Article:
I’ve been watching reruns of the old 80s show Magnum P.I. One of the characters is an Englishman named Jonathan Higgins who served in Her Majesty’s military, and has any number of stories to tell about his exploits. Except, he usually launches into those long-winded accounts in the most inopportune times.
In short, Higgins talks too much. He bores most of the characters in the show because he is long-winded, going into apparently needless detail about time, setting, background, before he ever gets to the “what happened.”
Many of us know people in real life who talk too much, too. It’s easy to nod and smile and let our minds drift when this person is talking because there’s a lot of unnecessary fluff before our dear friend/relative reaches the heart of the matter.
Recently I’ve realized my characters fall into this same camp–they say things that aren’t particularly necessary. Surprise, surprise, when they talk too much, their dialogue has the same effect on readers as too much talking has in real life.
What constitutes too much talking in a novel? Here are some of the most common dialogue story stoppers:
1. Speaking in complete sentences. We almost never do in real life, so why should our characters? In this version of “Snow White and the Seven Dwarfs” the characters all speak in complete sentences (even the mirror, though an example of such isn’t included in these lines):
- As Snow White grew prettier with every passing day, the Queen’s jealousy and anger grew. At last unable to bear Snow White’s beauty any longer, she called her Huntsman and said to him, ‘Take the child into the forest, and kill her, and bring back her heart and her tongue as proof that she is dead.’
The Huntsman did as the Queen asked – he took the little girl into the forest and prepared to kill her. ‘Please don’t kill me,’ cried Snow White, looking in terror at his big sharp knife. ‘I will run away into the forest and never come back again.’ The Huntsman relented, and let her go. The child ran off through the trees deep into the forest. ‘The wild beasts will kill you, you poor child,’ thought the Huntsman to himself.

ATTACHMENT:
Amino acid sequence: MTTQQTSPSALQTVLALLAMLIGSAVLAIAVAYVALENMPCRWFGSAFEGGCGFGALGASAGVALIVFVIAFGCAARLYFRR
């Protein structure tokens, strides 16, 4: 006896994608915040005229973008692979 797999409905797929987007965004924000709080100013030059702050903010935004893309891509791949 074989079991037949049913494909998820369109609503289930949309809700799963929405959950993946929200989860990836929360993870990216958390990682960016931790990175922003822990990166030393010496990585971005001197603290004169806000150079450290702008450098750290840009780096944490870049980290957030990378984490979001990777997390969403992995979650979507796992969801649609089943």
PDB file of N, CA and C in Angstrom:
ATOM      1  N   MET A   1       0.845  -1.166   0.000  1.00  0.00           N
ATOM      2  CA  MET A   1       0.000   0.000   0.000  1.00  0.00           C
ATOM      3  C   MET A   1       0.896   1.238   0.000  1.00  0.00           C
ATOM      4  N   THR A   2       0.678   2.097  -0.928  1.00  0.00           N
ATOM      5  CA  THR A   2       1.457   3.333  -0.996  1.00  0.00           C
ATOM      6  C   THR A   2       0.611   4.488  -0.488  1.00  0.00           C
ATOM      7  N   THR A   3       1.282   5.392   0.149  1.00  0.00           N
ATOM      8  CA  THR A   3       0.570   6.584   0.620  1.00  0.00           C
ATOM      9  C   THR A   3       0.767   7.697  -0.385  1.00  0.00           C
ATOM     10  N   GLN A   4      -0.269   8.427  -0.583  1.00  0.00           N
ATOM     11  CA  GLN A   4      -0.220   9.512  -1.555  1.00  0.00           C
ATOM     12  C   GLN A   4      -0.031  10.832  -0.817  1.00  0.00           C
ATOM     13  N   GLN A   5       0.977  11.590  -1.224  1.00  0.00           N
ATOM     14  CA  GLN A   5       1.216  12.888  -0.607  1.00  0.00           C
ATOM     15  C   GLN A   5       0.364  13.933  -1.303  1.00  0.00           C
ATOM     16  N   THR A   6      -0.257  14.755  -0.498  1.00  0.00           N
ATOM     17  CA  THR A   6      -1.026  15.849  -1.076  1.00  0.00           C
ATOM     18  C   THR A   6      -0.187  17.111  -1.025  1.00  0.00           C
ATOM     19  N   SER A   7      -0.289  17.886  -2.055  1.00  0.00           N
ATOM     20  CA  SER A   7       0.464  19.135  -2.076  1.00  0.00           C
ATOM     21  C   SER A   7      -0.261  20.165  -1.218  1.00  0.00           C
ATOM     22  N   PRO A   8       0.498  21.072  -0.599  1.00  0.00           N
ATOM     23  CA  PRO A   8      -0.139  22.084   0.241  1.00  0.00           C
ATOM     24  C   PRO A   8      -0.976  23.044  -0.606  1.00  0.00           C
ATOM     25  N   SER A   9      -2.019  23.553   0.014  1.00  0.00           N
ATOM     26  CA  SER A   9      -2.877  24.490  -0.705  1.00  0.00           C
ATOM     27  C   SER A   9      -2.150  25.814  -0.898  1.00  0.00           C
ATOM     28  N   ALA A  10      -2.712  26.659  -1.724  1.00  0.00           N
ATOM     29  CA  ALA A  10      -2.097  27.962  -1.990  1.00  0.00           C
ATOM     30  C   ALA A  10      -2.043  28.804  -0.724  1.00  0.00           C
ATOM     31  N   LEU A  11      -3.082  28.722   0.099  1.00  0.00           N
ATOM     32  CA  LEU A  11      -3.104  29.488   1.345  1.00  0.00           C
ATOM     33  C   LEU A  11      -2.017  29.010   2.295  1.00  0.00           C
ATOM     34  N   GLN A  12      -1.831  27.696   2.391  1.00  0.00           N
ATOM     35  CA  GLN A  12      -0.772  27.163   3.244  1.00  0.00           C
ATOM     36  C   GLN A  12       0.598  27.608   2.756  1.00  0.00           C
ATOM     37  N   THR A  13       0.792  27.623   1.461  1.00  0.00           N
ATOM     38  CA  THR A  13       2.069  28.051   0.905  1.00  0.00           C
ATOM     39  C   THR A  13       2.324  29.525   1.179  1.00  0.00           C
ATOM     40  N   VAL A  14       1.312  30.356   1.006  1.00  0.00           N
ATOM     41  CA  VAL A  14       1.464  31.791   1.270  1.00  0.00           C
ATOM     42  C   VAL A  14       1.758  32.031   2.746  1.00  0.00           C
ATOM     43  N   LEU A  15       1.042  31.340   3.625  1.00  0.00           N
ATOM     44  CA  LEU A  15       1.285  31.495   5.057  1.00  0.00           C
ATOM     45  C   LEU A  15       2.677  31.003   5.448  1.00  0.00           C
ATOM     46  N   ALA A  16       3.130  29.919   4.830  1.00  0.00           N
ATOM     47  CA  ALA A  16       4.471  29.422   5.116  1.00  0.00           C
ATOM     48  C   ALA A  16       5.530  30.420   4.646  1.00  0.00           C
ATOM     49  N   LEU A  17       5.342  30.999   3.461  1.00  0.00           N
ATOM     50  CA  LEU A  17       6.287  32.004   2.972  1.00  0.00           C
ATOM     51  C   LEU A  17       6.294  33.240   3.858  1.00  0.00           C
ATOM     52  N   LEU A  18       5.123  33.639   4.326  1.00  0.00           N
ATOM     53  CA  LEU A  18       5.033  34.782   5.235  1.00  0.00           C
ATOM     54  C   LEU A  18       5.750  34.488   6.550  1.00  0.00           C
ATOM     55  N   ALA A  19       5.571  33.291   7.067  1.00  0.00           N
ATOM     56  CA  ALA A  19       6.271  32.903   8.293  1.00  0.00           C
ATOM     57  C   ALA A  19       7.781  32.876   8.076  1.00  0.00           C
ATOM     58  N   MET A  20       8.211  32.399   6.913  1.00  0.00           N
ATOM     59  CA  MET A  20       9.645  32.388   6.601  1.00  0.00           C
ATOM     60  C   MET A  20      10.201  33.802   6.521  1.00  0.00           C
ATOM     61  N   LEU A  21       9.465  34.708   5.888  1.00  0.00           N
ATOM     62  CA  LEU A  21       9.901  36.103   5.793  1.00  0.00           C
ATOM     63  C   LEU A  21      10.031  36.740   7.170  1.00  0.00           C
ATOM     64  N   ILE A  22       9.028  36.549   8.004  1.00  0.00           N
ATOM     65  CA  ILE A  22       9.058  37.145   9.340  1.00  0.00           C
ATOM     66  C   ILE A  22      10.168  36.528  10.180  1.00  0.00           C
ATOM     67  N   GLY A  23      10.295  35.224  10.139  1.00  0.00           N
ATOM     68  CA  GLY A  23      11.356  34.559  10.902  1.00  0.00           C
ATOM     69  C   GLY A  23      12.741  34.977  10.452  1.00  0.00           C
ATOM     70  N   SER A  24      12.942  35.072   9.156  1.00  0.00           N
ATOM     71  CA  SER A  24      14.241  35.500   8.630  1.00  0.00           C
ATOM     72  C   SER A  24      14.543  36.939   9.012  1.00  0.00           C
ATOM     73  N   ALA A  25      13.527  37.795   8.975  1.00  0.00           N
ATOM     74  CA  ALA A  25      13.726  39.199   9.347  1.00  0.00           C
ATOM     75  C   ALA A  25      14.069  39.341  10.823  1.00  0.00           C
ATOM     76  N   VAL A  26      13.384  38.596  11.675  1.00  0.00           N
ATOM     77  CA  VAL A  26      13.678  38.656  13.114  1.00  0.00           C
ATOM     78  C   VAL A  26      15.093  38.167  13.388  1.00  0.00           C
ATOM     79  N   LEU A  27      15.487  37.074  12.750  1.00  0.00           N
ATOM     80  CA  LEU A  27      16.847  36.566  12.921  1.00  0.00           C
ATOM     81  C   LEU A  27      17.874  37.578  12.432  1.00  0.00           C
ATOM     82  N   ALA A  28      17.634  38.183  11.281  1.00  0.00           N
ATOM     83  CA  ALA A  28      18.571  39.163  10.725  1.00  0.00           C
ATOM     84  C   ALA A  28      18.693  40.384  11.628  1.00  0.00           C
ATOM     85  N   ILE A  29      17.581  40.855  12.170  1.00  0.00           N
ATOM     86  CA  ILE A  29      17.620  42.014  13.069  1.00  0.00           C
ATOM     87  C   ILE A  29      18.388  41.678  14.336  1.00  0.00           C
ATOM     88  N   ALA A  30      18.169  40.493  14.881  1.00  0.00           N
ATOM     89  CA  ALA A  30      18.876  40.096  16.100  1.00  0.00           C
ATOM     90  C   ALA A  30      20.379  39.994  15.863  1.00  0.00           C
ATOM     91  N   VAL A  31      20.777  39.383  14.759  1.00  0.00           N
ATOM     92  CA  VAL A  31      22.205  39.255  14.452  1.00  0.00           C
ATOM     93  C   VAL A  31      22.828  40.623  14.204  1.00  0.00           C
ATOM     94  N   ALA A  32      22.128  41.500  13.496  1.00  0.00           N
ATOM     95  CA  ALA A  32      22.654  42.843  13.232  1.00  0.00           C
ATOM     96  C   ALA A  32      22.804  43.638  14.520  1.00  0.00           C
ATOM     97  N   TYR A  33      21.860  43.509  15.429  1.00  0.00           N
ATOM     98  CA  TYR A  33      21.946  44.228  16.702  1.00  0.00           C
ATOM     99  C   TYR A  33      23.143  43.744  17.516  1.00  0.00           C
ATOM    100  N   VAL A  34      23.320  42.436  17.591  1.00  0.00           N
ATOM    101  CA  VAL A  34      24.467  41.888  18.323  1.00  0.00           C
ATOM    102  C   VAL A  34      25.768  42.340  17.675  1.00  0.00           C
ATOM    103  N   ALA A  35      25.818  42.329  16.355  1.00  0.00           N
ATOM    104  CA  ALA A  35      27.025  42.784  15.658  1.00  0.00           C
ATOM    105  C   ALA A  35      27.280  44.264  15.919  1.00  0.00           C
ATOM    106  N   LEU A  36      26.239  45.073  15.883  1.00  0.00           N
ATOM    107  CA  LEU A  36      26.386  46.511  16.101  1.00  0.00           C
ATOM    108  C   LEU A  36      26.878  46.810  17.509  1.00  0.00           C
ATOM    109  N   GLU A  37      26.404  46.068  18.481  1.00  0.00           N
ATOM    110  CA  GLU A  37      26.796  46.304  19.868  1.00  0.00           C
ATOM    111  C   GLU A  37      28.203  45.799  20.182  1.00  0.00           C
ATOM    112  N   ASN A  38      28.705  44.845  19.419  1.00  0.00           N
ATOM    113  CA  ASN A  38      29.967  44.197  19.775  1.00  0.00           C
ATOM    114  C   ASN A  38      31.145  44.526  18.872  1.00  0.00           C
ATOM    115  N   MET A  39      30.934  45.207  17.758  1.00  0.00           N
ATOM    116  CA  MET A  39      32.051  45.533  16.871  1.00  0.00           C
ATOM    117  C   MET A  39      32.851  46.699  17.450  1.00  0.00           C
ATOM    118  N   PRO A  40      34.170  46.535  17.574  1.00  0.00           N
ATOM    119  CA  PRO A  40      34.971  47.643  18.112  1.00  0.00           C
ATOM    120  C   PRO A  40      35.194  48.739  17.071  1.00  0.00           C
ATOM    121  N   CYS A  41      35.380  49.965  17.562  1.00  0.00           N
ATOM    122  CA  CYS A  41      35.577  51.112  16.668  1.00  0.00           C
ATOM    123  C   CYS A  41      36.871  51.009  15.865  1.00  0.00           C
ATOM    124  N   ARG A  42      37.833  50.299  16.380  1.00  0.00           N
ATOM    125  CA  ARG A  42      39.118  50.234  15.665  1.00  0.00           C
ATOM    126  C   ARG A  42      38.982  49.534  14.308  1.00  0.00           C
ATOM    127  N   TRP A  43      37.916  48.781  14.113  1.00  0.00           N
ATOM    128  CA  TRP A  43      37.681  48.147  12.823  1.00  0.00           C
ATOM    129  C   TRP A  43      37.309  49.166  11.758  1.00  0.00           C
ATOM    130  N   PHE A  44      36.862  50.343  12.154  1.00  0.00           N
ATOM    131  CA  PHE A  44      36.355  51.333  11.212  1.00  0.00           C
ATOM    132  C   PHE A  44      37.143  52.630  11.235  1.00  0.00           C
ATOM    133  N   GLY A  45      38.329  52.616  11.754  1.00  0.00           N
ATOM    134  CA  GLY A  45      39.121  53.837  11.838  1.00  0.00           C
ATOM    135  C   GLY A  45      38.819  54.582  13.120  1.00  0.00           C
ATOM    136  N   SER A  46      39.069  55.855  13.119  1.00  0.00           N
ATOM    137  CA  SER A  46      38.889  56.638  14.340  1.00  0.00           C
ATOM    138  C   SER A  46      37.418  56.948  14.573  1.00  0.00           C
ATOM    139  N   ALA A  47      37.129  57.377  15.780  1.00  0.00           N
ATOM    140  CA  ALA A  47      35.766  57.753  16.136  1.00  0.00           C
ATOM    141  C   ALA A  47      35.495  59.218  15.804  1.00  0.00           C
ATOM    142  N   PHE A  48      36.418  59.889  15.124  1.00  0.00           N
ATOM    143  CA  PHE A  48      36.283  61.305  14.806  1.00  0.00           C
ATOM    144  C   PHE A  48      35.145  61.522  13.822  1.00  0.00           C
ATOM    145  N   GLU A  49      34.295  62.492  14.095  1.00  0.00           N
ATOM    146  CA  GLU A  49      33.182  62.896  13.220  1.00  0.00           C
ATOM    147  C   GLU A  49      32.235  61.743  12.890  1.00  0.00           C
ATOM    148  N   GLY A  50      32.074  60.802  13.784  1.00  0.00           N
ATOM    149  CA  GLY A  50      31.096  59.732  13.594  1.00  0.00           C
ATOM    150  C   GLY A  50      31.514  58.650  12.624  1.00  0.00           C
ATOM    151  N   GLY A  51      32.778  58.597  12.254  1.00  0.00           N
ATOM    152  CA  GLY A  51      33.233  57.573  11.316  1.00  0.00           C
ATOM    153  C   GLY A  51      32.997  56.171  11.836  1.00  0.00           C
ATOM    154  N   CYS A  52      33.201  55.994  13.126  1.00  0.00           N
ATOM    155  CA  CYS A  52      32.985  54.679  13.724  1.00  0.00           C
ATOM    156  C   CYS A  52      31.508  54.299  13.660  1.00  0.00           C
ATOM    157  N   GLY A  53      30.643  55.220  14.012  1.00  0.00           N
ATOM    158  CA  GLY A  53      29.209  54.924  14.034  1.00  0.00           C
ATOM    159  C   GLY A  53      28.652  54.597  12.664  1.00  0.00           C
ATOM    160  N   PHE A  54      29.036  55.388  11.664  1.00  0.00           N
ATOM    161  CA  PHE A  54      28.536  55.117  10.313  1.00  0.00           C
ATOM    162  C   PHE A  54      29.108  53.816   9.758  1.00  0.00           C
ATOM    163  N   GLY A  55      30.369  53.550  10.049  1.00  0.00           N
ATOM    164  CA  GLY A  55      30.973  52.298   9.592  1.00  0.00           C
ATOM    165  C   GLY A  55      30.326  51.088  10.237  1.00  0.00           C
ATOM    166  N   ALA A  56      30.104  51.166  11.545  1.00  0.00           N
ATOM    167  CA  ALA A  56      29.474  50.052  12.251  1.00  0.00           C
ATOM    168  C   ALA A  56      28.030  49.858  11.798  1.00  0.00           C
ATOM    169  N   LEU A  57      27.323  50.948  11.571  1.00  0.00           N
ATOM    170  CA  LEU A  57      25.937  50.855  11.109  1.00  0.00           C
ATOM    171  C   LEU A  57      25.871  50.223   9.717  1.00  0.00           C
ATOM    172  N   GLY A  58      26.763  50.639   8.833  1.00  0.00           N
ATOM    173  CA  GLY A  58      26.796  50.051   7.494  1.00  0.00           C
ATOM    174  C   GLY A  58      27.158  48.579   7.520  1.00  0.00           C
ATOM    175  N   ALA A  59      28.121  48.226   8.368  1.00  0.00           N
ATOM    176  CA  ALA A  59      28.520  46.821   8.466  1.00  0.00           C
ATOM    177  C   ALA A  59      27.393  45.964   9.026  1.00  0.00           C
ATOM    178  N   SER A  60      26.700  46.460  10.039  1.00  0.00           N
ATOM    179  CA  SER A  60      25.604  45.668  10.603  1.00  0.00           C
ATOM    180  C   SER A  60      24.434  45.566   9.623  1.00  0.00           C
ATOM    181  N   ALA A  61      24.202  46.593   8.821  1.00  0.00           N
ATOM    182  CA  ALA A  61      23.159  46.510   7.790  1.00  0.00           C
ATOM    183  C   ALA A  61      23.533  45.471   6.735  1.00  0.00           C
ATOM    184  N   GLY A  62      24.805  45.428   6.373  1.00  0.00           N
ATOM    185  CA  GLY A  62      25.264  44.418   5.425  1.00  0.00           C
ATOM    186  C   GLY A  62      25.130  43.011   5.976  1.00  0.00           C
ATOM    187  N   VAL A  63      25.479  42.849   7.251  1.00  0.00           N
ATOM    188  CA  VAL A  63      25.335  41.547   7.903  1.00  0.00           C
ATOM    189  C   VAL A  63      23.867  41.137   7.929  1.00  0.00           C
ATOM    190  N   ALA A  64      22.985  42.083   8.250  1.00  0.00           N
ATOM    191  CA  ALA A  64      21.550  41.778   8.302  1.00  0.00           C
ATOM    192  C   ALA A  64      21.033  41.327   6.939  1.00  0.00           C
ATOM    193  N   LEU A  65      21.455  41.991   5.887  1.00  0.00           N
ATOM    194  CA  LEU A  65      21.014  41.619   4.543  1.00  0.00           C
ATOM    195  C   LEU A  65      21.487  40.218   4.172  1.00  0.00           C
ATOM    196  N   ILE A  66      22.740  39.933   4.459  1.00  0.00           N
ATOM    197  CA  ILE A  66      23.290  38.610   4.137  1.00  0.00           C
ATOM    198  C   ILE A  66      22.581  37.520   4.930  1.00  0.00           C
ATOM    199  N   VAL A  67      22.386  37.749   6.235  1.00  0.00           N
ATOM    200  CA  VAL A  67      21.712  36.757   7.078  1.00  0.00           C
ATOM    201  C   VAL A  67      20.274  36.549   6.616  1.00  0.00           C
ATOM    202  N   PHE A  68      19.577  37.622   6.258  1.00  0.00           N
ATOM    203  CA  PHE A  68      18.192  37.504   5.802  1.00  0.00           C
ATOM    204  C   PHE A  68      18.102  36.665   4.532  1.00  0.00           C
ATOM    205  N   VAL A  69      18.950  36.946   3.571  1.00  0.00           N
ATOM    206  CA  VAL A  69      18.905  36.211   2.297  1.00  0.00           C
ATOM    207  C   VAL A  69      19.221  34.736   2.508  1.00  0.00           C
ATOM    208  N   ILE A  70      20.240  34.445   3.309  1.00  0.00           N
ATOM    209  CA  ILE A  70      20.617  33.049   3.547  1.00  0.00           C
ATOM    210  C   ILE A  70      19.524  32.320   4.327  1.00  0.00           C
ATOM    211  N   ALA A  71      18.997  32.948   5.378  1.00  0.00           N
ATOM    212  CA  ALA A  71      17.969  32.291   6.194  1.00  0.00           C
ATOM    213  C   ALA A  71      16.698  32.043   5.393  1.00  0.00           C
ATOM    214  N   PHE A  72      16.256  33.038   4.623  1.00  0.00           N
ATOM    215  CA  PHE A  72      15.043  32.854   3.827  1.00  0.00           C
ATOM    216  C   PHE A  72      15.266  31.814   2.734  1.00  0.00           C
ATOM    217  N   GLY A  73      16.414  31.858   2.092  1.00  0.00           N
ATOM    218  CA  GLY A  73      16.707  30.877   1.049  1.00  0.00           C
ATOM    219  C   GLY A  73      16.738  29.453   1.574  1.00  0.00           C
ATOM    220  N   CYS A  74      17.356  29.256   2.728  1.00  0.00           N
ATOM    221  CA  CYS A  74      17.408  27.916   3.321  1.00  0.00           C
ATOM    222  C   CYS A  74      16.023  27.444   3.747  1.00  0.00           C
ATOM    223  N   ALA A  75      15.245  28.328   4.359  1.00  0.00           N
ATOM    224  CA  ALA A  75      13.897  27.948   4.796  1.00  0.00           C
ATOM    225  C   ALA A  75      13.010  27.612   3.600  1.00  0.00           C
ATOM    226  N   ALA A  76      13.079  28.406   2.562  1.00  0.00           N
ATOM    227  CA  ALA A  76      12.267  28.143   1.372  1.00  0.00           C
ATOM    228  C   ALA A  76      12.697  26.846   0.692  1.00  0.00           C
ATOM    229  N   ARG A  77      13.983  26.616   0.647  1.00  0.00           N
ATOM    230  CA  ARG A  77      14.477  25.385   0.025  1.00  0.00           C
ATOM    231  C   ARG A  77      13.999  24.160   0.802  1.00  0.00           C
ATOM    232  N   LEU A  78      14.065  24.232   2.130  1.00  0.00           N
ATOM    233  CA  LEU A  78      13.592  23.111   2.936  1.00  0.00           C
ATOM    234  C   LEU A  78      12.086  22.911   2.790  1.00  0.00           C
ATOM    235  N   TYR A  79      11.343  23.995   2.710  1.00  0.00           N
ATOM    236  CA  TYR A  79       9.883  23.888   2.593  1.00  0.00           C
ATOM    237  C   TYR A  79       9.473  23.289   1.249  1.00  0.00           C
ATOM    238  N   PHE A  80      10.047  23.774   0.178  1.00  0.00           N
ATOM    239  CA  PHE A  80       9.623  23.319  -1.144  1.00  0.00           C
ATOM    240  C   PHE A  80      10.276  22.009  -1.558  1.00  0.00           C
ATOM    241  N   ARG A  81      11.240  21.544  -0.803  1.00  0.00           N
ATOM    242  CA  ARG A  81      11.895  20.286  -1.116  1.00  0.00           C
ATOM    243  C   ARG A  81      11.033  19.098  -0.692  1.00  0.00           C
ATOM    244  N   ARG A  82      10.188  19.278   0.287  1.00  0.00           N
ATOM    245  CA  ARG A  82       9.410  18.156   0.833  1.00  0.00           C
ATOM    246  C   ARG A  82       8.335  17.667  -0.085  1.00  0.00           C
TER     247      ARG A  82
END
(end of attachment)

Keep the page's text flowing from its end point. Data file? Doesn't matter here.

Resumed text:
2. Answering questions with more information than the other character is asking.
“Why did your squad fail to join us outside Ariel?”
“After the assault at Ringal Peak, we departed under instructions from Eljosh to explore the area around Ariel. When we arrived at the city, we detected no activity, friendly or otherwise. We decided to take a closer look and found it deserted. We headed back to report, but an enemy platoon blocked us. We nearly marched into their camp. . . “
I’ll spare you the rest, but this answer continued for another five sentences.
3. Giving speeches or reports or telling stories (see Jonathan Higgins). Of course, there are exceptions: if the character can tell stories in an engaging manner, an occasional story may be appropriate. Or if being long-winded is part of his character, then at least the opening of a boring story can serve that purpose.
4. Telling a character what happened in a previous scene. This is often a rehash:
“Can you believe we made it?”
“I thought we’d die. If it hadn’t been for your quick thinking, Fred, I hate to think what might have happened.”
“It wasn’t just Fred. You were fearless, too, Lilliana. Why, you stared that old crocodile down as if . . .”
Yes, yes, we know! We just read the scene!!
5. Delivering information that both characters know or ought to know.
- “You know, Uncle John, my dad, Harry Thomas, was the youngest in your family.”
This example is an exaggeration, to be sure, but any information that the author is delivering to the reader rather than one character revealing to another, needs to go.
There’s an old fable about a too talkative turtle whose end was not a happy one because he didn’t have the sense to keep his mouth closed. In the same way, stories with characters who are too talkative may suffer a sad demise. Readers will become impatient with long-winded, wordy conversations that add nothing new. And we know what happens to books when readers get impatient!